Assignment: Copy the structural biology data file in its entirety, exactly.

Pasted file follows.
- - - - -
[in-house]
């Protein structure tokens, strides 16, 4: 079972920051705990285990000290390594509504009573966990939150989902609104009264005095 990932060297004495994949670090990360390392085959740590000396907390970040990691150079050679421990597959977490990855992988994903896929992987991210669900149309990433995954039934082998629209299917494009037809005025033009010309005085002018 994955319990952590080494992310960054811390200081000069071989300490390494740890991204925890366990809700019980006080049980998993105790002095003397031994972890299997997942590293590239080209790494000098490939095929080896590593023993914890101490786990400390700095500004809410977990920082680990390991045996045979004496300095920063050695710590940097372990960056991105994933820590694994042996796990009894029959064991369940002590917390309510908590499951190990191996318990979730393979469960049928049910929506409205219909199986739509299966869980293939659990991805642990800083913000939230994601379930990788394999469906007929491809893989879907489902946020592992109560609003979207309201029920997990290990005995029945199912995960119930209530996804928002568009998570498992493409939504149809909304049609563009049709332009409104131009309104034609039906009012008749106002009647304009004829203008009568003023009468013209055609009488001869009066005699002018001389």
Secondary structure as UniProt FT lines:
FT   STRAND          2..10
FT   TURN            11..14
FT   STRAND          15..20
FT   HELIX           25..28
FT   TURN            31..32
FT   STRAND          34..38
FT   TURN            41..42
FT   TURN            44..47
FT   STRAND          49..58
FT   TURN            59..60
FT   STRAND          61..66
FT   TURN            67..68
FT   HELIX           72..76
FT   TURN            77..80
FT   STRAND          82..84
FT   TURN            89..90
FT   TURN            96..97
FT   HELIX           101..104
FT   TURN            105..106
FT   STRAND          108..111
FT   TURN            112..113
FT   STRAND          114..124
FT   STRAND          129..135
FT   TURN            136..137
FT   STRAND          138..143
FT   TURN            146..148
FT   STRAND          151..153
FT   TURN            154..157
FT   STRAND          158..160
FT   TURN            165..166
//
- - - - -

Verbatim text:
[in-house]
């Protein structure tokens, strides 16, 4: 079972920051705990285990000290390594509504009573966990939150989902609104009264005095 990932060297004495994949670090990360390392085959740590000396907390970040990691150079050679421990597959977490990855992988994903896929992987991210669900149309990433995954039934082998629209299917494009037809005025033009010309005085002018 994955319990952590080494992310960054811390200081000069071989300490390494740890991204925890366990809700019980006080049980998993105790002095003397031994972890299997997942590293590239080209790494000098490939095929080896590593023993914890101490786990400390700095500004809410977990920082680990390991045996045979004496300095920063050695710590940097372990960056991105994933820590694994042996796990009894029959064991369940002590917390309510908590499951190990191996318990979730393979469960049928049910929506409205219909199986739509299966869980293939659990991805642990800083913000939230994601379930990788394999469906007929491809893989879907489902946020592992109560609003979207309201029920997990290990005995029945199912995960119930209530996804928002568009998570498992493409939504149809909304049609563009049709332009409104131009309104034609039906009012008749106002009647304009004829203008009568003023009468013209055609009488001869009066005699002018001389």
Secondary structure as UniProt FT lines:
FT   STRAND          2..10
FT   TURN            11..14
FT   STRAND          15..20
FT   HELIX           25..28
FT   TURN            31..32
FT   STRAND          34..38
FT   TURN            41..42
FT   TURN            44..47
FT   STRAND          49..58
FT   TURN            59..60
FT   STRAND          61..66
FT   TURN            67..68
FT   HELIX           72..76
FT   TURN            77..80
FT   STRAND          82..84
FT   TURN            89..90
FT   TURN            96..97
FT   HELIX           101..104
FT   TURN            105..106
FT   STRAND          108..111
FT   TURN            112..113
FT   STRAND          114..124
FT   STRAND          129..135
FT   TURN            136..137
FT   STRAND          138..143
FT   TURN            146..148
FT   STRAND          151..153
FT   TURN            154..157
FT   STRAND          158..160
FT   TURN            165..166
//